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Reviewed by Greg Boettcher
ImagiDroids stands with The Magic Show as an ADRIFT game that surpassed my expectations this year. I thought the game was quite clever, and it contains one or two novel moments. Unfortunately, it's also very short, and some of it is cliched. (On the other hand, some people may actually enjoy the cliches; it depends on whether you view this as a successful sci-fi spoof or not.) Although this isn't the most elaborate game of the year, it's worth a play.
The opening sequence has you turning on a computer and playing a computer game written by ">ANDROID001". This fits into the larger scheme of the game, which unfortunately I can't describe here. In a bite-sized game like this, it's impossible to say much of anything without spoilers.
The game has a few bugs, but was generally well designed. I enjoyed the game for as long as it lasted. In fact, it's made me curious to play more games by Woodfish. It will be easy for me to satisfy that curiosity, since this game is only available as part of "The Woodfish Compendium," which includes six short games by Woodfish. Hopefully others will want to look into Woodfish's games too.
Reviewed by David Whyld
Parts of ImagiDroids bear remarkably similarities to The Game To End All Games in that there are games within games. The idea is a nice enough one in its own right, but used twice in different games by the same writer shows a lack of new ideas.
ImagiDroids starts with several lines of garbled programming language and then clears to show the player sitting at a desk in front of a computer. There is little to be done here aside from turning on the computer and being transported to the Desktop, an actual location, and from there into the game within a game. This is a generic fantasy effort with the player trapped in a cell. The ol' grey matter isn't given much of a workout in figuring out how to escape from the cell but then this is a writer more concerned with the telling of the story and less with the puzzles involved therein.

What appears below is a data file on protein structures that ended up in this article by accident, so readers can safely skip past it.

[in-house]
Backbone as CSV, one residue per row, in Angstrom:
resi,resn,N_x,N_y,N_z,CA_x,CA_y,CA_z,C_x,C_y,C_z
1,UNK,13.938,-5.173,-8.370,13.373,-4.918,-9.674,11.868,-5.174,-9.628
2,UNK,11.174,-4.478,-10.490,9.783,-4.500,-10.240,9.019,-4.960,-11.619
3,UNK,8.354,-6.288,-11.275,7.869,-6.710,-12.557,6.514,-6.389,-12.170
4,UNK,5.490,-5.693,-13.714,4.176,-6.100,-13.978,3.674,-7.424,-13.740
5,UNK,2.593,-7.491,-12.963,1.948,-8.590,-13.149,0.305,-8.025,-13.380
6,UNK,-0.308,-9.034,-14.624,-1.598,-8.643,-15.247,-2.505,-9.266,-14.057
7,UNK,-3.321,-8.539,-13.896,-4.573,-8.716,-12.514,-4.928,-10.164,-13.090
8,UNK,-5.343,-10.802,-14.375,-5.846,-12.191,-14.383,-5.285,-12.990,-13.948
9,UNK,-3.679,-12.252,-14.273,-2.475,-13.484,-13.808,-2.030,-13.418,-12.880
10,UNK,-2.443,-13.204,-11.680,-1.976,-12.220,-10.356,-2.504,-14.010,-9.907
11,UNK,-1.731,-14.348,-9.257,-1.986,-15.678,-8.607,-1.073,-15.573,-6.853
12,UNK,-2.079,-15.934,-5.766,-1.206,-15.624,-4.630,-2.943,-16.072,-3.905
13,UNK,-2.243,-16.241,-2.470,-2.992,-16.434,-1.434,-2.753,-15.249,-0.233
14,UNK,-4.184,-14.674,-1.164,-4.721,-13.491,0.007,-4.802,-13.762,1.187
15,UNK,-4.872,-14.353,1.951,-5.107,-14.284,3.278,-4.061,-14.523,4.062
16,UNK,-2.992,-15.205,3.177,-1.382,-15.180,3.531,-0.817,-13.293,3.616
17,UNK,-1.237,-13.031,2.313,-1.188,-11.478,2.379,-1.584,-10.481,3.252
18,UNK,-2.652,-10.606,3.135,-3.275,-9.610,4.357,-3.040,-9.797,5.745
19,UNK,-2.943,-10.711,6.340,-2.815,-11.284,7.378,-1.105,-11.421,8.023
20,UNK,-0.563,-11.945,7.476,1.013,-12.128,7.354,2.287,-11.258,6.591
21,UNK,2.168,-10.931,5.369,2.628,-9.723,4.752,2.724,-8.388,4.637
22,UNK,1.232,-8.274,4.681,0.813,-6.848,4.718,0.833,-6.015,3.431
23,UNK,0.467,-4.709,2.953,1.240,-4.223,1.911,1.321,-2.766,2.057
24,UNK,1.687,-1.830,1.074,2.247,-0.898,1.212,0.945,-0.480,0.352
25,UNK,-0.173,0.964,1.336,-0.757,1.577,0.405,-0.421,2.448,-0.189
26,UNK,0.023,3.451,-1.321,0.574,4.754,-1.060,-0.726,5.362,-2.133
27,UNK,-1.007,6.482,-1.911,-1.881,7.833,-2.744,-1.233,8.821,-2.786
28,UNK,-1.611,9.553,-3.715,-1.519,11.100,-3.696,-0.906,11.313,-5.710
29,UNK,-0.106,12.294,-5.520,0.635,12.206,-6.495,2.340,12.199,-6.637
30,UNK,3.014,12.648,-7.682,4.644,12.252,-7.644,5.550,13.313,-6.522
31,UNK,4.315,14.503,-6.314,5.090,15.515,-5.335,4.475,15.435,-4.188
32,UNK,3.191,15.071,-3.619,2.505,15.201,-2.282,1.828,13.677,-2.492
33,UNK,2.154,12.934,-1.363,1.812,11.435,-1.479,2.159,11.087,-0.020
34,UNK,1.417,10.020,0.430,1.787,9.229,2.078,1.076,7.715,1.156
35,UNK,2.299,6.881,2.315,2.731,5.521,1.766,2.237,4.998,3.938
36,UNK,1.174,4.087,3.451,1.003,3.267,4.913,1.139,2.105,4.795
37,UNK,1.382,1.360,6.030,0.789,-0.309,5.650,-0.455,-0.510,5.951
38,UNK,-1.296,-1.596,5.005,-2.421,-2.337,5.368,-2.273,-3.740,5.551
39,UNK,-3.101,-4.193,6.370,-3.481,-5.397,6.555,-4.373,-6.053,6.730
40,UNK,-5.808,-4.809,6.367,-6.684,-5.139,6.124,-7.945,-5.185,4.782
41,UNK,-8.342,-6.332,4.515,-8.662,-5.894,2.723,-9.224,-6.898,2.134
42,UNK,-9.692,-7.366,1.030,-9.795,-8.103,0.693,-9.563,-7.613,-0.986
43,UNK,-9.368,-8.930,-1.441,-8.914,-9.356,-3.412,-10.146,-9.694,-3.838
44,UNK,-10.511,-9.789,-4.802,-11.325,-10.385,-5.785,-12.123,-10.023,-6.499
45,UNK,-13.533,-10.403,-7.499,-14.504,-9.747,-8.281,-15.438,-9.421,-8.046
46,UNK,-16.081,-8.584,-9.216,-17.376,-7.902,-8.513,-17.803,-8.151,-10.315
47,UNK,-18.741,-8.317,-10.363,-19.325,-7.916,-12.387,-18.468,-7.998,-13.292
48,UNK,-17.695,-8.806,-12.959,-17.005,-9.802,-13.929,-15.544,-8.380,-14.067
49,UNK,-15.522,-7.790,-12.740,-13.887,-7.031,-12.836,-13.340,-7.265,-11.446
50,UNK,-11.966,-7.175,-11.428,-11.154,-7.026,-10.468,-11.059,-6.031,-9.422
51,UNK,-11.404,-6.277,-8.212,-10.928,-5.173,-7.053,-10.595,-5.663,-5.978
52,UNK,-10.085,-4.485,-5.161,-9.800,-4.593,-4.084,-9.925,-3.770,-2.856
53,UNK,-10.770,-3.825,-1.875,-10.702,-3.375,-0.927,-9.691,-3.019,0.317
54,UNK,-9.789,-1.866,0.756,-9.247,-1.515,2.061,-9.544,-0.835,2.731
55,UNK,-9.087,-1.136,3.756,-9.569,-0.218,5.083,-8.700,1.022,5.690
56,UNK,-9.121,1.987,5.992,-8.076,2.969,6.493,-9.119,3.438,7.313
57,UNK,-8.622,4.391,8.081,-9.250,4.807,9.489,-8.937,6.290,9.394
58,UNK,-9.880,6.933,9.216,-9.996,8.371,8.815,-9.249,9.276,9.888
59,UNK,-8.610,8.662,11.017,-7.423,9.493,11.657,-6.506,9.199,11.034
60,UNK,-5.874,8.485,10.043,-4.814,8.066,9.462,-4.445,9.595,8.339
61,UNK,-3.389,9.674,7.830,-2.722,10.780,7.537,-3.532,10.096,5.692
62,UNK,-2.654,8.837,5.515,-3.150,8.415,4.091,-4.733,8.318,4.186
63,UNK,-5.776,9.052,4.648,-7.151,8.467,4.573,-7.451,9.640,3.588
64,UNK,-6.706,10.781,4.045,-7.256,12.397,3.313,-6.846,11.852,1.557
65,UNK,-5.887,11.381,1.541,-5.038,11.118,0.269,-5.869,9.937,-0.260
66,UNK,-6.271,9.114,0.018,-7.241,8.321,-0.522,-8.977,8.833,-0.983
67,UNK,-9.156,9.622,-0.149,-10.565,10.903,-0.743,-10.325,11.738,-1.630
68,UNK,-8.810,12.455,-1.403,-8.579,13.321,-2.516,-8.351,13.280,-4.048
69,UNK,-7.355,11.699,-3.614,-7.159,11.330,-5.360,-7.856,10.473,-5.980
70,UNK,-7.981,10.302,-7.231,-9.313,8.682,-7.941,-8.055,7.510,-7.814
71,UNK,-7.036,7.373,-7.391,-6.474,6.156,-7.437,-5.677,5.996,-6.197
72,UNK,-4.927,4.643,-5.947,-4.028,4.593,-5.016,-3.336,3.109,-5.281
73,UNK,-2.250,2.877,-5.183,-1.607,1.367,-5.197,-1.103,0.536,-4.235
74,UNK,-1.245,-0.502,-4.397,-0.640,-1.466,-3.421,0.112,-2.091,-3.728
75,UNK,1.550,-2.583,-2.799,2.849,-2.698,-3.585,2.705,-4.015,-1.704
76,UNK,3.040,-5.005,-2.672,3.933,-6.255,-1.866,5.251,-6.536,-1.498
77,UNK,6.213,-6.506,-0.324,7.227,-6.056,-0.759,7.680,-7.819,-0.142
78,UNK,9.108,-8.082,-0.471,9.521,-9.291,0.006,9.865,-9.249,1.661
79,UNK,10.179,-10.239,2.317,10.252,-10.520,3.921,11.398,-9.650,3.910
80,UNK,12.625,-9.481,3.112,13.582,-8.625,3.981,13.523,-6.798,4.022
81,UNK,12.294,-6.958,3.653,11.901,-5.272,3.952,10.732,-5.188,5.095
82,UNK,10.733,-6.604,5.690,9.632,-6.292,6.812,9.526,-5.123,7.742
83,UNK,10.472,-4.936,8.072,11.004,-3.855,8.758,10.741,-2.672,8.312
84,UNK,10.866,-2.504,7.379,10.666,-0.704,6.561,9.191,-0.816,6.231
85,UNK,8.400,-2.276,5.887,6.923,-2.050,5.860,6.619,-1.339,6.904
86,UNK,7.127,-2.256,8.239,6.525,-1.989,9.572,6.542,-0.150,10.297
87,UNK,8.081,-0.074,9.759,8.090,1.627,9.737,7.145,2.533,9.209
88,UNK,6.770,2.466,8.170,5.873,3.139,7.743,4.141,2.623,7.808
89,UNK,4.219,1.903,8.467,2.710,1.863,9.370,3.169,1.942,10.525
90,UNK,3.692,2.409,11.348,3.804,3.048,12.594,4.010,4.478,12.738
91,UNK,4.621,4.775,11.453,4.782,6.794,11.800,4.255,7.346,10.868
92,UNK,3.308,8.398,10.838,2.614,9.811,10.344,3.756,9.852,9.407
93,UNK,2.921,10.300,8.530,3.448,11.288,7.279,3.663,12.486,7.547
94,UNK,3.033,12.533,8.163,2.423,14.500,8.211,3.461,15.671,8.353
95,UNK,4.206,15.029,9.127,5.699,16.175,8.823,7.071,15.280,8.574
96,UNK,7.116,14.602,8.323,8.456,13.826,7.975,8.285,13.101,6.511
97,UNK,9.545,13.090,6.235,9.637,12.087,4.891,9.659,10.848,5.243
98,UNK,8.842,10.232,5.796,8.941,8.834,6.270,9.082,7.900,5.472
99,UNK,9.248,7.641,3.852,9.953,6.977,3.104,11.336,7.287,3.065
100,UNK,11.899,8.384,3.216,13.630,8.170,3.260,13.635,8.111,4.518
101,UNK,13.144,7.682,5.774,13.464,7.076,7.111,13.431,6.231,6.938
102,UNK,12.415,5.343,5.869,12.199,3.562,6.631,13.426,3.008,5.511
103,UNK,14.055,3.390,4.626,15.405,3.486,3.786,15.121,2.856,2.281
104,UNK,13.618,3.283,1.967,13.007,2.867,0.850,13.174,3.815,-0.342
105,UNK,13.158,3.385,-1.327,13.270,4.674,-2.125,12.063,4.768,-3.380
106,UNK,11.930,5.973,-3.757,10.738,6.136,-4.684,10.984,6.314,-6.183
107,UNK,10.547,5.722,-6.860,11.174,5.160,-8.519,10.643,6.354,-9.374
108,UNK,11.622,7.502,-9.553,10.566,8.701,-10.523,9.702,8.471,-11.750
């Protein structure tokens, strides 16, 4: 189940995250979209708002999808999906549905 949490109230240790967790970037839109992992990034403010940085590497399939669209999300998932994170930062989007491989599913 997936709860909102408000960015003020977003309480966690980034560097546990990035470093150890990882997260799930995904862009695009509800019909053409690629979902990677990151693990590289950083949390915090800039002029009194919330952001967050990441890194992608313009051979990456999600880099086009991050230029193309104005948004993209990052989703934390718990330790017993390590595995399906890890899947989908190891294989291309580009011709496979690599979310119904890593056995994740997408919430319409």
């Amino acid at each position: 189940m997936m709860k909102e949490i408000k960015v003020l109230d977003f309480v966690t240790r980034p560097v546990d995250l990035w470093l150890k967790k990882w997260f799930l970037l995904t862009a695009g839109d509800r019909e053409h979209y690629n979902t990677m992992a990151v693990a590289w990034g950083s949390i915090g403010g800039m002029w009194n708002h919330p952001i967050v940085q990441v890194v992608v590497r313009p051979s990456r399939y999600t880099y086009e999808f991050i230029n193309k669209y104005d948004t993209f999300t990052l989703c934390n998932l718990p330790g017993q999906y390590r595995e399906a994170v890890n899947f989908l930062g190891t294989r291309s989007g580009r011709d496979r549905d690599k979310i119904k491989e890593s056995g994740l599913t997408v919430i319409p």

The game ends unsatisfying with a lengthy period of inactivity on the part of the player. You are unable to do anything for a dozen or so moves while an event runs in the background, explaining the reasoning behind the game. While this made a refreshing change (to play a game by Woodfish and understand what it was about), it was also disappointing in that an interactive fiction adventure, the interactive side of things seems to have been left out. Still, the explanation behind the game is an interesting one and the game itself is well written so I've no real complaints here.
6 out of 10
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